Diwali has come and gone. Now is the time to start fretting about all those calories that we put on over the last month or so, gorging on sweets. Dieticians may ask you to cut back on food or take to healthy eating habits or even give you recommendations based on your blood group.
We suggest the tech way out. Let us look at some apps that help you burn calories or guide you to eat better.
Sign up for the service via their website, fill in your date of birth, your current weight (in pounds; you can convert from kg to pound by typing in Google 80 kg to lbs), your gender - and choose what you want to do: maintain the same we ight, loose half a pound per week to 2 pounds a week.
Lose It! will tell you how long it will take. They have a free plan as well as a paid professional plan ($39.99 or about Rs. 2,480 per year). Once your sign-up is complete, the site sends you an email to download the app for your smart device [iPhone, Android). (Sadly their app is not available for download in India, but you can access the website through your mobile web browser)
After you have a meal, note it in the app, along with the portion size. You can also add your exercise routine and duration, and take challenges to make it like a game. A community of other users helps you stay encouraged. Over time, it makes you aware - and smarter - about your eating patterns and habits.
Lose It! also connects to smart devices such as Fitbit and Nike Fuel band, and you can cross-connect your accounts.
My Fitness Pal
Similar to Lose It! in the sense that you need to sign up by giving some personal information, My Ftness Pal uses metric units. This site also asks about your lifestyle - sedentary or very active, etc - and if you plan to exercise alongside dieting. My Fitness Pal also lets you gain weight if you so desire, and lets you join as a group with friends so that you can form a support community, even while keep your weight private. It tells you quantities of carbohydrates, fats and proteins that you need to consume daily to achieve your target, and also you how many calories you need to burn .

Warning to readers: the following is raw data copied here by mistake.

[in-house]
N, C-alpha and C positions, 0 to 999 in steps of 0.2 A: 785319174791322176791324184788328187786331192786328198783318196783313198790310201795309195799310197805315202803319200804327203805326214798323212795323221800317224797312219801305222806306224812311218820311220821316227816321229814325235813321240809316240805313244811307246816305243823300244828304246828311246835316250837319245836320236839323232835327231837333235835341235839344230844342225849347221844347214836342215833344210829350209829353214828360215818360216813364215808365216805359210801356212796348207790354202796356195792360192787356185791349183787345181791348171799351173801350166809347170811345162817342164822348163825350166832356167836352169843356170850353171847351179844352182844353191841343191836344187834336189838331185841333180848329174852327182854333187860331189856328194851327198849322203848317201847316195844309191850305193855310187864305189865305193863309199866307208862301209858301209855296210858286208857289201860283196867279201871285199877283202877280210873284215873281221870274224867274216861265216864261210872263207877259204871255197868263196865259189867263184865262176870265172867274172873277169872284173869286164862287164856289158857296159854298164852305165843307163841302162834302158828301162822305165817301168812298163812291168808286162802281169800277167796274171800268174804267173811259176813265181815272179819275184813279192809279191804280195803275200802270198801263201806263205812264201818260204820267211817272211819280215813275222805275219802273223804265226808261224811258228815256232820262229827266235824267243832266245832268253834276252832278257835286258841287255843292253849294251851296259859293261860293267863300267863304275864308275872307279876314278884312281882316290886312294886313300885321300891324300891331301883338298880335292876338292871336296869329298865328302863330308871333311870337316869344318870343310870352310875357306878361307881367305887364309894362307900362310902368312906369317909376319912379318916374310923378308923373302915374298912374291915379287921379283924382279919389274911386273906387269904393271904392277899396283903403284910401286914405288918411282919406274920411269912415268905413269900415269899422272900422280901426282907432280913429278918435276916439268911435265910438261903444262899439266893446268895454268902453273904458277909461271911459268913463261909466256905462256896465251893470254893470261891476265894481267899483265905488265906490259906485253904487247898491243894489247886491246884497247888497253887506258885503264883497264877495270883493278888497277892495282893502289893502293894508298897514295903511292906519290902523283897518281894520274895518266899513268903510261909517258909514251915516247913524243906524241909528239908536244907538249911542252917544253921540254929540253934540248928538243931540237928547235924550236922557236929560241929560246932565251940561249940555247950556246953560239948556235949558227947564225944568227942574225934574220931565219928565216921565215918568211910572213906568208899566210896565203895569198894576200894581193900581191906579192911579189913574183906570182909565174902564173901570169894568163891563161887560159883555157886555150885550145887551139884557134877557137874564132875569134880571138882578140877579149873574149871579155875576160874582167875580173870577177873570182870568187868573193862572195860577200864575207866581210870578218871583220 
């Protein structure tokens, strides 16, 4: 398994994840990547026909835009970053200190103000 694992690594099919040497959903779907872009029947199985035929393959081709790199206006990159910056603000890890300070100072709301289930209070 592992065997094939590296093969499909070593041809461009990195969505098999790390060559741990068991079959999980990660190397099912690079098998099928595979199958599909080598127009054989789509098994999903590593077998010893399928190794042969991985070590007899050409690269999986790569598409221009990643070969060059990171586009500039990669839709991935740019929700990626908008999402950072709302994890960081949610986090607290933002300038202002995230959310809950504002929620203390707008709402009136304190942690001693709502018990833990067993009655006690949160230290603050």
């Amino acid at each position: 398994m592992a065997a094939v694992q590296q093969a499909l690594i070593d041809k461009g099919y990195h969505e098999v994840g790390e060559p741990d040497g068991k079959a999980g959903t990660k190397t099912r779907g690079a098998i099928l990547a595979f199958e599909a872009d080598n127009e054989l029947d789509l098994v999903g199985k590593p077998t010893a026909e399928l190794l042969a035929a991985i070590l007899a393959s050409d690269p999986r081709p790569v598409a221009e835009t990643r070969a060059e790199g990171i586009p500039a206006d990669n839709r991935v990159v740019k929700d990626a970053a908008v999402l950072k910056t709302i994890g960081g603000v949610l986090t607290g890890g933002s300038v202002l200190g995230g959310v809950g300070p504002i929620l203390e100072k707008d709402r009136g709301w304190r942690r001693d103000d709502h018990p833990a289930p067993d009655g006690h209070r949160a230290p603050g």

The app is available for most platforms, including BlackBerry and Windows.
We found that My Fitness Pal has a slightly better index of Indian foods, and you can add stuff to the database, including recipes, which it analyses and gives improvement suggestions.
This makes a game out of eating habits. All you do is snap pictures of what you ate, write down a small snippet about it, add the location (optional), and 'save' your meal. The more pictures you share the more points you get, you can also rate pictures of food other people are eating, your entries come as a nice scroll at the bottom half as thumbnails with points overlaid on them, you can add your weight and track it. Other users on the network can grade your food photo as 'bad', 'okay' or 'good', and so can you. Identities are not revealed, nor is sign-up required. The app has just been launched, and is in the process of adding more features, including a planned registered dietician and personalised reports that help you reach goals.
As of now, it is only a sort of picture-book of your eating habits, but experts* say that maintaining a food diary is half the battle against the bulge. Incidentally, if your pictures get a lot of 'bad' grades, you had better review your eating habits.
The American Journal of Preventive Medicine says that among people on a diet, those who maintain food diaries lose up to twice the weight as people who do not. Doctors and dieticians also say that keeping a food diary encourages one to eat fewer calories, and better food.
[App available only for iPhone right now]